Allowing oneself to be affected by the storm’s forces, and trying to hold on through the state of tension which that experience brings about in the image of oneself and of the world, until a space will be created for those affects – this is what defines ethics in the task of thinking, which effectively shifts the anthropo-phallo-ego-logo-centric perspective. Of all the people I’ve ever known, Guattari is the one who best captures the storm in different situations, the one who knows how best to find an opening through which life can breathe again, and who best knows how to invent a mode of action for mobilising desire in the sense of finding an active outlet for all that the storm has produced. That came through very strongly in Guattari; I have thousands of examples of actions of that kind he carried out in various different situations with groups or with individuals, as was my case. The power of lightning is exactly that. Therefore, the attempts to remove the lightning from the Deleuze & Guattari partnership means a regression to the anthropo-phallo-ego-logo-centricism which their work had so majestically managed to displace. This is a serious point, because it means neutralising the storm and turning Deleuze & Guattari into empty, seductive, prêt-à-porter rhetoric, ready for consumption: this is what I call the “Deleuze deodorant” (DD). It is a “cult” product which magically transforms the bad smells of stifled life into something perfumed and charming. The cost of casting this anthropo-phallo-ego-logo-centric spell is that the storm-making affects stay anaesthetised, and thought loses its power of germination and contagion.

AFP/AP – The anaesthesia of the storm’s affects…

SR – Yes, let me explain this idea a little better, because it’s important for our conversation. To make this clear, I need to mention a few ideas which will take a little while to explain. I have to talk about two kinds of experiences that we make of the world. The first is the immediate experience based on sense perception and the emotions of the ego. Such perceptions allow us to decipher the world’s forms according to the current contours of cultural greed. I mean, when I see a form, or when I hear, or when I feel something, I immediately associate it with the repertoire of representations I have at my disposal, in such a way that whatever I see, hear or feel is marked by it. Of course, I say that this is really important because it allows us to live in society. But it is just one of the experiences of subjectivity; it is the side of that experience we call “subject”. In our Western tradition, “subjectivity” is confused with “subject” because only that capacity tends to be activated. However, the experience which subjectivity makes of the world is far broader, and much more complex.

The other kind of experience that subjectivity makes of the world is what I call the “outside-of-the-subject”; it is the experience of the forces which shake up the world, as a living body that causes effects in our body, in its condition as a living entity. And those effects consist of another way of seeing and feeling what happens at any given moment (that which Deleuze & Guattari called “percepts” and “affects”, respectively). It is a state without images, without words. It’s not that the world as a supposed “object” influences us as supposed subjects, but rather that the world “lives” in our body as affects and percepts. And given that this state is that of a kind of embryonic world, which has no images or words and which, on principle, cannot be translated into the prevailing cultural greed given that this is exactly what eludes it, a friction comes about between the two. It is precisely such friction that causes the storm; an unavoidable experience, in any kind of cultural landscape and in any era, because it comes from the very essence of life. What changes from one landscape to another, or one era to another, is the kind of relation with the storm, which predominates in subjectivity in each specific context. This has hugely important consequences, because it is the very experience of the storm, which summons up the desire to act, seeking to regain a vital equilibrium. The perspectives which guide that action are distinct and politics of desire depend on them: if both capabilities are active, and if subjectivity holds on in the tension of destabilisation, of deterritorialisation as fostered by the relationship between the two, the embryonic world which inhabits it will have a chance at germination. The action of desire is what takes on the responsibility for this germination, in a process of creation driven by the effects of the world’s forces on our body, a process which has its own temporality. The thinking-action of desire will consist of choosing connections in order to invent something which, having now become an image, a word, a gesture, a work of art or another way to feed oneself, to love, another mode of existence, albeit as the carrier of the pulsation of whatever asks to be let through. And if it manages to do so…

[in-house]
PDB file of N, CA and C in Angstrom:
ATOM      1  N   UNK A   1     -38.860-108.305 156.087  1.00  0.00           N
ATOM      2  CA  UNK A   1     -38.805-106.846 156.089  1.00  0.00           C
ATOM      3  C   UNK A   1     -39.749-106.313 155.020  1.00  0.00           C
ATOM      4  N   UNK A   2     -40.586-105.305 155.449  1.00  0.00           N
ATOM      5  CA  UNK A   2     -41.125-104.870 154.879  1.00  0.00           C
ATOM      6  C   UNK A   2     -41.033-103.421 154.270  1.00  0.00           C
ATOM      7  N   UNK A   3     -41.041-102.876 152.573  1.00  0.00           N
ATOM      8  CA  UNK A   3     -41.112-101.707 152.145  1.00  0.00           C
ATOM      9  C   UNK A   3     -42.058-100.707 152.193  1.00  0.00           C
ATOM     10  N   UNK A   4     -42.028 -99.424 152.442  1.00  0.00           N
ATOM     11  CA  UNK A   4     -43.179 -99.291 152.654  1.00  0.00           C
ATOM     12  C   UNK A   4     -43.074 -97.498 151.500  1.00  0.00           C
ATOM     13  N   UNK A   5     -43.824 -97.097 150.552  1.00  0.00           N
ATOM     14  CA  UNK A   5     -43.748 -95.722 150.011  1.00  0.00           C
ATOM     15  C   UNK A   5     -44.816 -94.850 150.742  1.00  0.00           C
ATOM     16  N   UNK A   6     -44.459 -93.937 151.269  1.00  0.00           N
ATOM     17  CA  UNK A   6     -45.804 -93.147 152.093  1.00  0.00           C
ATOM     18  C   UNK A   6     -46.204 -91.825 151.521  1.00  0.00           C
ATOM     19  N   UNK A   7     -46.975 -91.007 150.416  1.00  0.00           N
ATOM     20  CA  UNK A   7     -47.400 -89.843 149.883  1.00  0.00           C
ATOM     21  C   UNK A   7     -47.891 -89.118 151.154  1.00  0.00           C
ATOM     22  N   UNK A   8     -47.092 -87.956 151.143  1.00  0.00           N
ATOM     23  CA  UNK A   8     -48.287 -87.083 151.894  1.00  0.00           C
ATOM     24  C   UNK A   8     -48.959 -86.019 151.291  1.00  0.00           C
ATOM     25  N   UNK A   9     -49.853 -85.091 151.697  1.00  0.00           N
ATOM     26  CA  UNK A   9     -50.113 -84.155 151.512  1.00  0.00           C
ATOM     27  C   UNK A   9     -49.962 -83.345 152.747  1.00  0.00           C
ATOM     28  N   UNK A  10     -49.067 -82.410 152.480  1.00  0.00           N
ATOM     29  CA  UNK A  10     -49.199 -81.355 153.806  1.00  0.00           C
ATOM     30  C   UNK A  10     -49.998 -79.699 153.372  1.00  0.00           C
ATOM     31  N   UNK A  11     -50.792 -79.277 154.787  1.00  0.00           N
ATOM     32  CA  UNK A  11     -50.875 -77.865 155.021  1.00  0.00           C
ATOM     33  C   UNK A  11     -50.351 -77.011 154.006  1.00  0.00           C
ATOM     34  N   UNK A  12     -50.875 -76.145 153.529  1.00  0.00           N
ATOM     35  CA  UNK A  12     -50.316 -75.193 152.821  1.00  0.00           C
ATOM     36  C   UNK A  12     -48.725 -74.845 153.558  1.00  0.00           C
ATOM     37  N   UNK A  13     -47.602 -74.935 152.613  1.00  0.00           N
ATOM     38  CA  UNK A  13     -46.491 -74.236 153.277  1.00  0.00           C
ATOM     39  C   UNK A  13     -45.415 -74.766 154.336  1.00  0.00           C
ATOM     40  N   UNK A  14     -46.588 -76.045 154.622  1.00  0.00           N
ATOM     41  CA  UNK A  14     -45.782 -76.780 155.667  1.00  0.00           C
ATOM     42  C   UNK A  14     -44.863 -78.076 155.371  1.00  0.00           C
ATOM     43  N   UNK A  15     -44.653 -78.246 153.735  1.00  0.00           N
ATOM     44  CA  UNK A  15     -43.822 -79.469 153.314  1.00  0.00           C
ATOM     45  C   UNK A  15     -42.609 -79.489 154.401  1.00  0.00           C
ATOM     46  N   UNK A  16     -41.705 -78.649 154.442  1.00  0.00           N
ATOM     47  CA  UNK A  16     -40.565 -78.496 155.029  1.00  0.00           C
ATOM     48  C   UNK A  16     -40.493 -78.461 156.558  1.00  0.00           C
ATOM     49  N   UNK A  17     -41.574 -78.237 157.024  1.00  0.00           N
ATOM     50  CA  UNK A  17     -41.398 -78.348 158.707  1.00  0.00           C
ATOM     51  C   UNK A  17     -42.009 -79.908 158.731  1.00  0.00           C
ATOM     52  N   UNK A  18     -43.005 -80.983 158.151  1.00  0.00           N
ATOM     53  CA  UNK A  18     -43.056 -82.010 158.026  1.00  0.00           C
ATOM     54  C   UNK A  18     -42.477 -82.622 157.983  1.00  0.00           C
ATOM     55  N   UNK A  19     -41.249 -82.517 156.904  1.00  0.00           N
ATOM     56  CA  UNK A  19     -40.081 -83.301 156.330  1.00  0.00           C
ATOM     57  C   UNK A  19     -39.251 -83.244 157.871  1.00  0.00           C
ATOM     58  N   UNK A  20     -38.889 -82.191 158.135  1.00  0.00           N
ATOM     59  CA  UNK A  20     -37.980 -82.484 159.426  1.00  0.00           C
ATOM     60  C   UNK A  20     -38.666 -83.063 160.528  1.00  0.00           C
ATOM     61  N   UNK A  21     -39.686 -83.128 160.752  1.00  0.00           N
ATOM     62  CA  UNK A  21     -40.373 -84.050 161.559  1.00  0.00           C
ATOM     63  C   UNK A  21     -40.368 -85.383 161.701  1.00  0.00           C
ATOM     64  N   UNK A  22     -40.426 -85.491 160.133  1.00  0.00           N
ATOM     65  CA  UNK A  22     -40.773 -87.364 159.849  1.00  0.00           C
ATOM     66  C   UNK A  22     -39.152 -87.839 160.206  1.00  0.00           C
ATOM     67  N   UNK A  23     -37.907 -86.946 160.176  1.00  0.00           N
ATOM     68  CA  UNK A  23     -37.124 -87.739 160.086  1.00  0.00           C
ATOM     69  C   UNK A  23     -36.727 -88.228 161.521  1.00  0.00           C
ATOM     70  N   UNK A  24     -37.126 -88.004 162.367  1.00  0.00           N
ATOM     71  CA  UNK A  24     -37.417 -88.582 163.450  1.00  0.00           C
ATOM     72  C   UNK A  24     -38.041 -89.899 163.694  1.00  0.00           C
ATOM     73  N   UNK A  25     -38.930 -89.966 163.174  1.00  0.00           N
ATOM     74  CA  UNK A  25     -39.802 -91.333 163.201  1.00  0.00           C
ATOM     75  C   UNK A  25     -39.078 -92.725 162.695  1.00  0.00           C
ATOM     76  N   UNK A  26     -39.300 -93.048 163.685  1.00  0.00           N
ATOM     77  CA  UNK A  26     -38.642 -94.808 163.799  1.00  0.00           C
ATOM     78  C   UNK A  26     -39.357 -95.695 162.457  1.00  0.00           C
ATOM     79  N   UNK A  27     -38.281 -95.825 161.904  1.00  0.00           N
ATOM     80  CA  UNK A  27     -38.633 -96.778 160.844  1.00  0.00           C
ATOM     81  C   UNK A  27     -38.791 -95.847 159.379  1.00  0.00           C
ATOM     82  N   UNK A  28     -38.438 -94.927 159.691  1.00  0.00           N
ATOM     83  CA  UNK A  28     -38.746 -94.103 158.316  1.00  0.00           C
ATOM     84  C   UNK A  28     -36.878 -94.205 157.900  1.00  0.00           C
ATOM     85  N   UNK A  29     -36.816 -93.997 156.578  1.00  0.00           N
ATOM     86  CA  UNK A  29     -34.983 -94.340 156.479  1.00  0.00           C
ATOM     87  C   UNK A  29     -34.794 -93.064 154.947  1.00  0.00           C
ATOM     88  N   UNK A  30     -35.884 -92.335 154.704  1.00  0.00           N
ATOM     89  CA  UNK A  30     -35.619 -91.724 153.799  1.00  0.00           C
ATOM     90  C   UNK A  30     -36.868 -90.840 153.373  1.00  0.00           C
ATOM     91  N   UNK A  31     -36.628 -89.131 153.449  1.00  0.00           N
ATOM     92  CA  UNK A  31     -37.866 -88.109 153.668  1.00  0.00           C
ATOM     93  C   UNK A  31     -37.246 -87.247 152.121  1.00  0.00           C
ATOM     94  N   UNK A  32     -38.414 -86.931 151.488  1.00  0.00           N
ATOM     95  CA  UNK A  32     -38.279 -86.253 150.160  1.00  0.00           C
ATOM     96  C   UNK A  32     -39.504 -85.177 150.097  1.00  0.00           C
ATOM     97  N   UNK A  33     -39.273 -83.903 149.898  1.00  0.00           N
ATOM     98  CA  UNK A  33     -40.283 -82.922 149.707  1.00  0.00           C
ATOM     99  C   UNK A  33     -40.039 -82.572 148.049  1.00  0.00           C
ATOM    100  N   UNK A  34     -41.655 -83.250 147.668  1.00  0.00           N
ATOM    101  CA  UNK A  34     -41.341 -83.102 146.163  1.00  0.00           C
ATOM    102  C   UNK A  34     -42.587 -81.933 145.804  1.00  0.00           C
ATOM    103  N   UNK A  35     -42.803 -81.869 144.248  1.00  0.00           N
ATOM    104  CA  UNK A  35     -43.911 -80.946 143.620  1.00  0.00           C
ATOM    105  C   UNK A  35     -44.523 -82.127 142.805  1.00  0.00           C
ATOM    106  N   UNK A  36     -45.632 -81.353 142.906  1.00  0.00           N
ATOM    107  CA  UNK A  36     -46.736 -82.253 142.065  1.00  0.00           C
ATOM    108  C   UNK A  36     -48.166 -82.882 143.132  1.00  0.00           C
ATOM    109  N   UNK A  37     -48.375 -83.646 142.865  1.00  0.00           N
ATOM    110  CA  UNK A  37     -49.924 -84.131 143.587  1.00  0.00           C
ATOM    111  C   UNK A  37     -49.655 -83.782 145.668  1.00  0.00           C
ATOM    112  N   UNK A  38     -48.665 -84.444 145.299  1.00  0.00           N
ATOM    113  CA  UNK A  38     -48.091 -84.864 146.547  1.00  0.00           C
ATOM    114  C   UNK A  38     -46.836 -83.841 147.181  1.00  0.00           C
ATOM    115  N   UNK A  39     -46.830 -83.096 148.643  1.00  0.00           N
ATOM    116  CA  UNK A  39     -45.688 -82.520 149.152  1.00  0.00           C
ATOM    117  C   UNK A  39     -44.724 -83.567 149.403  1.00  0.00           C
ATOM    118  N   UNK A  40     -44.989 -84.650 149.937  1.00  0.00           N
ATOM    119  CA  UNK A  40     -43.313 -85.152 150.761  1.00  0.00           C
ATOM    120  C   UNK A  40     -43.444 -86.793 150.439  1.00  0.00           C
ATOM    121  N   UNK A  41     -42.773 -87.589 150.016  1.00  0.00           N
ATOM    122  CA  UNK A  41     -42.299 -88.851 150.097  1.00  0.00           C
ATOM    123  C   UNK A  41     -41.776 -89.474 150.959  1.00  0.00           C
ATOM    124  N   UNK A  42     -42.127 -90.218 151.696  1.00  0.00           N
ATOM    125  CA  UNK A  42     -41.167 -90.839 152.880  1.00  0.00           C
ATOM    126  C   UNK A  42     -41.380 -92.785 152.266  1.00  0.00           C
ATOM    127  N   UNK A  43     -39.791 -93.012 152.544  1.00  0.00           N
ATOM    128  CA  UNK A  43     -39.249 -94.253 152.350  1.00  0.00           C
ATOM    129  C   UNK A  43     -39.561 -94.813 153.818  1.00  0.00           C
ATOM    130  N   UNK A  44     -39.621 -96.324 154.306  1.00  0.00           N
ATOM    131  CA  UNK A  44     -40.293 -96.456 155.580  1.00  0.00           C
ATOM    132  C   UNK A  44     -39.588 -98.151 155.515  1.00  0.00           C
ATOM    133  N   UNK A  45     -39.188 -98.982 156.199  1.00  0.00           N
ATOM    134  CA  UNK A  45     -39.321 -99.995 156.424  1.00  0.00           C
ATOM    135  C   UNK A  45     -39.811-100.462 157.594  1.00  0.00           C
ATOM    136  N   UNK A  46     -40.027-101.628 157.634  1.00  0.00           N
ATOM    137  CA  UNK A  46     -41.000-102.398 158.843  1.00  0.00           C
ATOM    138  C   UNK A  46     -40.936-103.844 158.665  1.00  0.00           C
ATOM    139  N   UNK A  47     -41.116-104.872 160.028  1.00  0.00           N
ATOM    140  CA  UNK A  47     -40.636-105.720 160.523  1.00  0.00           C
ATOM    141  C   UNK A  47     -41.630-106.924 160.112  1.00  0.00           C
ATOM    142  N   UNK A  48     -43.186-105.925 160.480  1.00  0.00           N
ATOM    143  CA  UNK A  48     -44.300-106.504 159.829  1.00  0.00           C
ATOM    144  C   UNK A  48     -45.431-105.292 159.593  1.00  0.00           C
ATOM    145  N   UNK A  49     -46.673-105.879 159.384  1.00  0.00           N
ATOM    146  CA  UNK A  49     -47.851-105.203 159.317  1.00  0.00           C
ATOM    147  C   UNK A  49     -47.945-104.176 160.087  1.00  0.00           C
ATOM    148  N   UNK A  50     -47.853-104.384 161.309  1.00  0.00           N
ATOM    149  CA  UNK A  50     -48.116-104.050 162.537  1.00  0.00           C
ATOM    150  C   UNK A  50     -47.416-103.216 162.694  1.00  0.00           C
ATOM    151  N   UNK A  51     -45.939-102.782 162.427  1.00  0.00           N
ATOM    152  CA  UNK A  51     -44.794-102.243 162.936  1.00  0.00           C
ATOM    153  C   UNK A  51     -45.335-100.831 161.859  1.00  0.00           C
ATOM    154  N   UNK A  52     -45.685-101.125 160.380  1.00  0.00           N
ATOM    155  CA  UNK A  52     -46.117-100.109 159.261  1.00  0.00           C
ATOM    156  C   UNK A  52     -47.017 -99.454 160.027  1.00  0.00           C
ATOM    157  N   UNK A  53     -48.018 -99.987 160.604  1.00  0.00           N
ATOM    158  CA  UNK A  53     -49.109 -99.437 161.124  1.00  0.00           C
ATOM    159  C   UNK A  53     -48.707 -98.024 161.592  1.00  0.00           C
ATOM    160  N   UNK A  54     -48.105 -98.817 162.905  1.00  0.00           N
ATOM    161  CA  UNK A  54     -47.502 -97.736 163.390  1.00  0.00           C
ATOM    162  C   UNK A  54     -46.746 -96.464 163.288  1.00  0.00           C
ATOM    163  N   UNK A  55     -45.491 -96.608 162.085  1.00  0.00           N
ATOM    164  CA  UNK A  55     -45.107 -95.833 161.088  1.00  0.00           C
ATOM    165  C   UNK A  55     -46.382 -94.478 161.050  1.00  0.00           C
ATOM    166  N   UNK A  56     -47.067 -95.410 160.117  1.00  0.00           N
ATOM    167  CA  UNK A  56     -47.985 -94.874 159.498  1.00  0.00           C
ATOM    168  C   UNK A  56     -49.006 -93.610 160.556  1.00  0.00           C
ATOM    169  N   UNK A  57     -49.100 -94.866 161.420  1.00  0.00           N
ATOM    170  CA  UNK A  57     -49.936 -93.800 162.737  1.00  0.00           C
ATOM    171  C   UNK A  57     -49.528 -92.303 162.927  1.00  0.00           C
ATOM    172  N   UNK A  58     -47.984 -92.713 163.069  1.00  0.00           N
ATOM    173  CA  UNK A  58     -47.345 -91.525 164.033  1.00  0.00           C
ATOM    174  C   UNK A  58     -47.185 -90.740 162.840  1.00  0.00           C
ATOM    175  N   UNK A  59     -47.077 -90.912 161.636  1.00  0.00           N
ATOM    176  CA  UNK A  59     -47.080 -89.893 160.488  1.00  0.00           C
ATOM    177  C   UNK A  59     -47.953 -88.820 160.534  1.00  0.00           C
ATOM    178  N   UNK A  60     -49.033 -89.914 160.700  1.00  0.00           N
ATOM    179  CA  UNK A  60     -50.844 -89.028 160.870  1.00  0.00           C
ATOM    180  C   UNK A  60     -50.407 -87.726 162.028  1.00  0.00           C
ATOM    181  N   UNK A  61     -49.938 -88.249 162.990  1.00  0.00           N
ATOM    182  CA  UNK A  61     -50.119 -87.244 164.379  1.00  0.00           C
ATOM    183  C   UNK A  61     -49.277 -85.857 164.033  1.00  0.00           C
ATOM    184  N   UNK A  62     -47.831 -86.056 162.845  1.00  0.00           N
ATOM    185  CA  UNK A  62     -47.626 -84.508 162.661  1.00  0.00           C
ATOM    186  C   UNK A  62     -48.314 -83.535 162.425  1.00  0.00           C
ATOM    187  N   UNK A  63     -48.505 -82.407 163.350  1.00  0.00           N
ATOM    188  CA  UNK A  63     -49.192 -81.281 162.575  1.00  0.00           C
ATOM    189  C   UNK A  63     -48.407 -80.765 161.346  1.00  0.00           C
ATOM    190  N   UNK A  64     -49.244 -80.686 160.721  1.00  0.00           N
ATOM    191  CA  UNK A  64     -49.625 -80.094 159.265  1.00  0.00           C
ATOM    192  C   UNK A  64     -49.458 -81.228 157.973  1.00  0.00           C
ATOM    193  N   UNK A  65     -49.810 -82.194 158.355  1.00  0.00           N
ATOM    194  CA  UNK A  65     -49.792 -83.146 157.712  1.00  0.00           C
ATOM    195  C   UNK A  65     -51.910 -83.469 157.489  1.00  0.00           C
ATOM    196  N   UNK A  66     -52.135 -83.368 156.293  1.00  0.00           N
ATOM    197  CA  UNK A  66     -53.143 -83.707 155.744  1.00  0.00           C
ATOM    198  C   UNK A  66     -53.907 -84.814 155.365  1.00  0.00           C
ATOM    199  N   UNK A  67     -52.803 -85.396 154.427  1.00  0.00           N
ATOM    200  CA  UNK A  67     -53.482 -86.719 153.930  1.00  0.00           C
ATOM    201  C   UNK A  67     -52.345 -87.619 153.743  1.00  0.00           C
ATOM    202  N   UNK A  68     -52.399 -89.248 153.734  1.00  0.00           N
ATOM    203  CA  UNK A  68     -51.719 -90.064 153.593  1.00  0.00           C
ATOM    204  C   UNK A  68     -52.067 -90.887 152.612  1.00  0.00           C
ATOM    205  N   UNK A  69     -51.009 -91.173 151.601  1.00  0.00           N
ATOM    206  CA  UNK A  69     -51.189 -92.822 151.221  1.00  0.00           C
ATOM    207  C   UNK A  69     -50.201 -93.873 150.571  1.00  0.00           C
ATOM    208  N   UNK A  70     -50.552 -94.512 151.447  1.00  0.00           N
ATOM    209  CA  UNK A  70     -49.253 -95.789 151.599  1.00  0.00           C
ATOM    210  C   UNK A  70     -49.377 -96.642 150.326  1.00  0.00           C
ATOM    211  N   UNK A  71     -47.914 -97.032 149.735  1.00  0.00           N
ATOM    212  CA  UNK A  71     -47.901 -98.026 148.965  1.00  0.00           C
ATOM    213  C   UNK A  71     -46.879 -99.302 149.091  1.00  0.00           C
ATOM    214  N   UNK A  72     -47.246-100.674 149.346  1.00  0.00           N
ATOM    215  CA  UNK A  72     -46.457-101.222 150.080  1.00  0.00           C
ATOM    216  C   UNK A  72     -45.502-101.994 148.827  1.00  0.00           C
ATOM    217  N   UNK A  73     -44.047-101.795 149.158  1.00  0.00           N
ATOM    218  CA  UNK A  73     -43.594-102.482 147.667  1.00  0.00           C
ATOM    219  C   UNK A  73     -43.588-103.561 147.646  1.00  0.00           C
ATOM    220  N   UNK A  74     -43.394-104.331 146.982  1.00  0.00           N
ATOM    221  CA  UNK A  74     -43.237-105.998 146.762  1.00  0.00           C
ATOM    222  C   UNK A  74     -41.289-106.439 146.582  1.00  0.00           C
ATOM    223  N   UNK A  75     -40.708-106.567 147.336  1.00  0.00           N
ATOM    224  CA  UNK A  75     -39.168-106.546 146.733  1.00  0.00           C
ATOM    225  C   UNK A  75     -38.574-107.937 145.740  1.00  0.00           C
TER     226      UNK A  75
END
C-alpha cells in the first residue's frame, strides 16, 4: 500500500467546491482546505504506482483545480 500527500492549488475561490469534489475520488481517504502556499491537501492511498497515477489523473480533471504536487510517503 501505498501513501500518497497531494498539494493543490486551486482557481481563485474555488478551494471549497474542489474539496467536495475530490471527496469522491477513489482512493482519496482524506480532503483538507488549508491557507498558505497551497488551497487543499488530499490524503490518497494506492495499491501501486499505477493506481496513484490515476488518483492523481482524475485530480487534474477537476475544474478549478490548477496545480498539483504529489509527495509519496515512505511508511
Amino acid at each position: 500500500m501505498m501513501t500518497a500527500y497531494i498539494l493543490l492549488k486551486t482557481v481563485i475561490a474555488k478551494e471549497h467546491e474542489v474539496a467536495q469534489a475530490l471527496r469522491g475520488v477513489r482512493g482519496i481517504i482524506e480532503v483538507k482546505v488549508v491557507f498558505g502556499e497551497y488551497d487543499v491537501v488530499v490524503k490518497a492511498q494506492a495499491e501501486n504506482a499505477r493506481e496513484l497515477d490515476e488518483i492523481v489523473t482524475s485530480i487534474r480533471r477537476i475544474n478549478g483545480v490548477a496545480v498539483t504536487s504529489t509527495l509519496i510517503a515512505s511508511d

AFP/AP – And…if it manages to do so?

SR – If it manages to invent a form which carries this pulsation, the embryonic world becomes sensitive to others and it will have the power of contagion, of immediate contamination; because when bodies affected by the same forces find that form, conditions are set so that subjectivity can hold firm in the state of destabilisation, in such a way that the process of creation might break free, carried off by its own desire, which will produce a different form. In those processes, different becomings of oneself and one’s relational field come into being. The compass which guides desire in this case is an ethical compass. Its needle points to life itself, towards that which is asking to be let through so that life can keep breathing, pulsating. A compass which does not guide desire by means of form or content, this being exactly what will have to be created so that the new way of seeing and feeling finds a place. The reference that guides its needle is the perseverance of life (which Spinoza has called Conatus) as the fundamental criterion of evaluation.